Greg: Imagination, particularly as a kid, is a powerful, revealing thing. It’s your subconscious untethered, playing make-believe and laying out your attitudes and ideals in surprisingly intimate detail. When I was a kid, my friends were keen on playing the most violent versions of Dragon Ball Z and Star Wars possible — all fighting, all the time. I was more concerned with making sure the good guys stayed good and the bad guys — only if they really deserved it — got beat up and, ideally, learned their lesson. In this first issue, we get a glimpse into the fantasies and insecurities of Tina, Louise, and Gene Belcher, as Bob’s Burgers lays out three stories of imagination.
Suzanne: What meaning can we find in our collective fascination with dreams, or rather nightmares? From myths about gods like Hypnos and Morpheus to the cult obsession with Sandman, these stories reveal our curiosity with the thinly-veiled world we enter each night with sleep. I catch myself searching for insights about my dreams — what does a dystopian future filled with giant monsters really say about my current frame of mind? Here’s hoping Norrin Radd and Dawn Greenwood break through to their subconscious in Silver Surfer 5. Continue reading
Today, Drew and Patrick are discussing Saga 22, originally released August 27th, 2014.
Drew: The interpersonal relationships within families are insanely complex. They’re necessarily the longest relationships anyone has, meaning each one has years of subtle dynamics informing our behavior. Moreover, the stakes of any conflict within family are significantly higher — it’s one thing to be alienated by a friend, but quite another to be alienated by a parent. With all of these subtle dynamics and amplified emotions, it’s easy to understand why families are so often at the center of great dramas, from King Lear to Breaking Bad. As Saga’s fourth volume passes the halfway mark, it’s decidedly become a family drama (as opposed to the parenting focus of the first volumes), yet writer Brian K Vaughan finds tragedy not in the inflated stakes of family relationships, but in the all-too relatable act of taking family for granted. Continue reading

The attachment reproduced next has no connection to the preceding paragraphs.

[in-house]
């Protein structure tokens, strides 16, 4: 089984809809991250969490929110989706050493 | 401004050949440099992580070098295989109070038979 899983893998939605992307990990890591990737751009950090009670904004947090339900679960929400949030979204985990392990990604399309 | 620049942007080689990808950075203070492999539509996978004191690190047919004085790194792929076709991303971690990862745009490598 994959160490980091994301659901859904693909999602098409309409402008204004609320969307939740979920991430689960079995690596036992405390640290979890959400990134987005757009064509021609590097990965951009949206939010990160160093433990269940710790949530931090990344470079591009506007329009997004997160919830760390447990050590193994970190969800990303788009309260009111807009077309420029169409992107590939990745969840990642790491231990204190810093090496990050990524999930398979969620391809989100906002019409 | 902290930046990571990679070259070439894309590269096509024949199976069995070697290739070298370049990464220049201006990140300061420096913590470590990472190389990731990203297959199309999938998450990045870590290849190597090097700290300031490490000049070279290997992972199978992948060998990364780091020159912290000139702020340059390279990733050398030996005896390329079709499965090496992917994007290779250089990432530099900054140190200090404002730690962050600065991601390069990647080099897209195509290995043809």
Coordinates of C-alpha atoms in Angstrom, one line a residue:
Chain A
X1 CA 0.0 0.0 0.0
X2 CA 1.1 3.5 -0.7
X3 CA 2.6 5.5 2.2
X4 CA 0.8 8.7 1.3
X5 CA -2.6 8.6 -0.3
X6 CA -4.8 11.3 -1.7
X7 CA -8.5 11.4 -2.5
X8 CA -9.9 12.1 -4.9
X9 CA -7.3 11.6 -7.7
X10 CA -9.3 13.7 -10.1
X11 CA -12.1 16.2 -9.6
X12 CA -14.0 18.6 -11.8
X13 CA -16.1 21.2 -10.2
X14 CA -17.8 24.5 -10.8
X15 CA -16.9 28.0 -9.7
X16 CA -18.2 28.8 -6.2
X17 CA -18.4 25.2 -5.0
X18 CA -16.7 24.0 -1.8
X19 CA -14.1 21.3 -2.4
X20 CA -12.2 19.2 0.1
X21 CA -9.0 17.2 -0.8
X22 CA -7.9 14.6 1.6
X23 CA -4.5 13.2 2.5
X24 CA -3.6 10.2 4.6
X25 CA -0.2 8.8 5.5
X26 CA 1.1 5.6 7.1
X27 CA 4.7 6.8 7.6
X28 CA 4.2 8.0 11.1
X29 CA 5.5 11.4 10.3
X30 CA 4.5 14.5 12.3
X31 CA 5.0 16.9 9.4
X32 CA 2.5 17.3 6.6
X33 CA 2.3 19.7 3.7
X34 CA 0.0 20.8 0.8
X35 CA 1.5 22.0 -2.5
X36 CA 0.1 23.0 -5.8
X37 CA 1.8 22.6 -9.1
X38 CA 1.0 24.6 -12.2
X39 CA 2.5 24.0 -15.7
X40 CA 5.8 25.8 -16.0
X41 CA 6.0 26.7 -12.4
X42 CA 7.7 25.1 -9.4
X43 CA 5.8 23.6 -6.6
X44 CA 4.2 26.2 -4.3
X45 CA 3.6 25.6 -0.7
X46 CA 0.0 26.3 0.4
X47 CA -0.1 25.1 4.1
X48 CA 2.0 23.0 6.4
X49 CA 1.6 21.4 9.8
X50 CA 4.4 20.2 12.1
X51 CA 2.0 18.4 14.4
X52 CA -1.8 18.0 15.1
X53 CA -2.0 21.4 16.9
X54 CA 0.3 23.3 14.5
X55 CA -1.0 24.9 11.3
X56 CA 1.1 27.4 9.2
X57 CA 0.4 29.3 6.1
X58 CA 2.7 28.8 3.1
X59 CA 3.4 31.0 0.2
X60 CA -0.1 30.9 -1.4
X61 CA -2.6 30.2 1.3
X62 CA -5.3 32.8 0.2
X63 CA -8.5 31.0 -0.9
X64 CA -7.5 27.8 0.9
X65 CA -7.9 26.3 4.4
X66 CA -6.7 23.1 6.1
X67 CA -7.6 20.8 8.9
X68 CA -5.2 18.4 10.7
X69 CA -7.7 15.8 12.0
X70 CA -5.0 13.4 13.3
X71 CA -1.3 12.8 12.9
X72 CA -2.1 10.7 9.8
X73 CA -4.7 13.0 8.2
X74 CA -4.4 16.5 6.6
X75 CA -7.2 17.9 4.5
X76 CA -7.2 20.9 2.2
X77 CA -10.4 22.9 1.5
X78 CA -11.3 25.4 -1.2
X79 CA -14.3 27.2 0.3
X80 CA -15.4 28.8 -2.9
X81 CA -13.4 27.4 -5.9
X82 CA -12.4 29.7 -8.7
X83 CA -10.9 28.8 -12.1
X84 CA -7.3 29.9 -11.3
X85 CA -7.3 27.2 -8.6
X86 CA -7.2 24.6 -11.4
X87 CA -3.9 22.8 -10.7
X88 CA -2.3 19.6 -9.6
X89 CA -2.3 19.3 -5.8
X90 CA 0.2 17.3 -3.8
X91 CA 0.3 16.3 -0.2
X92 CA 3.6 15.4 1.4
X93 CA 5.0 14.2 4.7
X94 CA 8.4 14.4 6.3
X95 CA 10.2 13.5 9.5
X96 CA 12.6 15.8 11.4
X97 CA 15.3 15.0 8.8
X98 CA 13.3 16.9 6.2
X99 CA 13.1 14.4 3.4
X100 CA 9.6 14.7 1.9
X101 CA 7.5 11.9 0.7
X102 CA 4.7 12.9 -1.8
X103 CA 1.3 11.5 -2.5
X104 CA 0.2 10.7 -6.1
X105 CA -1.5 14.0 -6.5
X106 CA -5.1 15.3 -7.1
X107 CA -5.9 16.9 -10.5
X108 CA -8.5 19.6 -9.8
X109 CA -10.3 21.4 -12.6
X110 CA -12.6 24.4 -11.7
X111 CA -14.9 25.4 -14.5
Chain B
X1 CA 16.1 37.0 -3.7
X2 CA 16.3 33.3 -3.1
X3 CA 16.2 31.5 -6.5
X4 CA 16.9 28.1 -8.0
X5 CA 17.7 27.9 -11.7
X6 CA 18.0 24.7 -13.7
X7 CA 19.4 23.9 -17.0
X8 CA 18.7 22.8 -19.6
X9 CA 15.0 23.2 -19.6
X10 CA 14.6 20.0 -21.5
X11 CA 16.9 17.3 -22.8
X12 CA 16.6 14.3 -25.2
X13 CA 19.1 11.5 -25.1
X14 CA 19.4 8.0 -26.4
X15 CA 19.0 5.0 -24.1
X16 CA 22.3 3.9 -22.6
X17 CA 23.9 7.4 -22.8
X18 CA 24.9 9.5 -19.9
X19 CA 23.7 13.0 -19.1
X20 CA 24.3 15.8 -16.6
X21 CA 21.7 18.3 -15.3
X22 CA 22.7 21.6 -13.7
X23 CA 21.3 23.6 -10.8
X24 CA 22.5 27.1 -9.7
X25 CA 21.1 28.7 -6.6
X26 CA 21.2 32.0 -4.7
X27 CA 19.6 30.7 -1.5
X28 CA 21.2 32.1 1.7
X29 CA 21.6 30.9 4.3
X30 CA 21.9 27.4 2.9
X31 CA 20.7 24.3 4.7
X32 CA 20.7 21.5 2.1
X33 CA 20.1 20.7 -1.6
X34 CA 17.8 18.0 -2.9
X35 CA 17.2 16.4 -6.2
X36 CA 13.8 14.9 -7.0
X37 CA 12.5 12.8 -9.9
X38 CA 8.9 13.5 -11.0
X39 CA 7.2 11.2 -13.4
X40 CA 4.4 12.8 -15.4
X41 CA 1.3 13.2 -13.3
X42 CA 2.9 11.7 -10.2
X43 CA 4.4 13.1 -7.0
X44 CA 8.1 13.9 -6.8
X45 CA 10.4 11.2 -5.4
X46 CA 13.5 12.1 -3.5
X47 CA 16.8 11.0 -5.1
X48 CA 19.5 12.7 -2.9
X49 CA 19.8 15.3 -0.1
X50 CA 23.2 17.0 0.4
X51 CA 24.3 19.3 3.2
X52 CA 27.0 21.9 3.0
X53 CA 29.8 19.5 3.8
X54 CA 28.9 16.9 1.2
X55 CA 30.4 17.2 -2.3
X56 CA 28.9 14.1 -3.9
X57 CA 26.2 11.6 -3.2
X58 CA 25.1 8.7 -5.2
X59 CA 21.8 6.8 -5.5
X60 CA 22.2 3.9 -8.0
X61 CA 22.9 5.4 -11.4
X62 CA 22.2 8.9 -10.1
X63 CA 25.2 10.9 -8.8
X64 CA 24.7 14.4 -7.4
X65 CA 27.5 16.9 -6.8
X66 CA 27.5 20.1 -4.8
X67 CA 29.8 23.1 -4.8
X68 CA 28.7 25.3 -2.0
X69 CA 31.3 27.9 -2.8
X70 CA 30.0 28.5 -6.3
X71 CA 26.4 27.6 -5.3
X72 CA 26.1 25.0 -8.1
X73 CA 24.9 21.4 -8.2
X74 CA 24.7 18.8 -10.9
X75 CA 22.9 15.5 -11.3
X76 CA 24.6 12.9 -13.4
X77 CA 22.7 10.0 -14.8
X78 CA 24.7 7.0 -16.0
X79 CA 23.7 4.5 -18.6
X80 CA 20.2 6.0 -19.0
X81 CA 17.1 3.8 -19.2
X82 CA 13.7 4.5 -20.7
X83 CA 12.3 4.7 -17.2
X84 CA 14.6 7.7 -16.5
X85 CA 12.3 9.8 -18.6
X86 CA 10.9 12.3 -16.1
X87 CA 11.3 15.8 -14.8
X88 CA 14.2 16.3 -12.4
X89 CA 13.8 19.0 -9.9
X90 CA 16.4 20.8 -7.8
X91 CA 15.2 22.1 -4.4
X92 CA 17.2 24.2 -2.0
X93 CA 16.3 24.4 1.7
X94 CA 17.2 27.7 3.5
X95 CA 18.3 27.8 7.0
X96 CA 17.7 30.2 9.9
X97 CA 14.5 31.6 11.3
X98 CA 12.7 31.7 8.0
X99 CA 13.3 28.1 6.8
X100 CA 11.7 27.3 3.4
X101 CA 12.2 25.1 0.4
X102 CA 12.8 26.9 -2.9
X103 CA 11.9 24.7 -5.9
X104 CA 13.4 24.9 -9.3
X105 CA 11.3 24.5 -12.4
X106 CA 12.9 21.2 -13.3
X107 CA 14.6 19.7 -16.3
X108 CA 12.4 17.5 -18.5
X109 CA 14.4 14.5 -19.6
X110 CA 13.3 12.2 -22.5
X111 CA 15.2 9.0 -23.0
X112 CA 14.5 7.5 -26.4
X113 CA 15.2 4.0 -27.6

Spencer: When Patrick and I would discuss Young Avengers, our articles would often turn into debates about whether the dialogue was “too clever” or not (I’m thinking of this article in particular). I’ve personally always thought that something being “too clever” wasn’t possible — I love distinctive, clever dialogue and prefer that to dialogue that tries to be realistic and instead comes across as bland or boring — but I admit I caught myself thinking “man, this might be too clever for it’s own good” once or twice as I read The Wicked + The Divine 3. Fortunately, I think there’s some sound, character-based reasons for the “cleverness” of the cast (specifically Morrigan and Baphomet) that helps to inform how the title’s pantheon view themselves compared to the world at large — and how the world at large views them. Continue reading
Drew: Without getting too abstract, I’d like to suggest that western art is really about the development of ideas. The beginnings and ends of our books, plays, symphonies, movies, jazz tunes — virtually any art form that can said to have a “beginning” and “end” — are largely prescribed, but everything in between is totally open. For someone who is largely suspicious of rules in art, those middle sections — the rising action, the development, the open solos — are my favorite parts, where the artists are free to express, explore, and fully realize their creative potential. Of course, that also means that I’m often bored by beginnings and endings; especially in genre fiction, where the rules of exposition and resolution are even more specific. What differentiates one noir mystery from another tends to be a little subtler than can usually be communicated in the first issue of a comic, which is why Ed Brubaker and Sean Phillips The Fade Out 1 is such a pleasant surprise. The issue doesn’t shy away from its genre trappings — if anything, it leans into it — but the result is something that transcends its boilerplate outline, creating an alluringly familiar late ’40s LA. Continue reading
Today, Patrick and (guest writer) Mark are discussing Batman and Robin 34, originally released August 20th, 2014.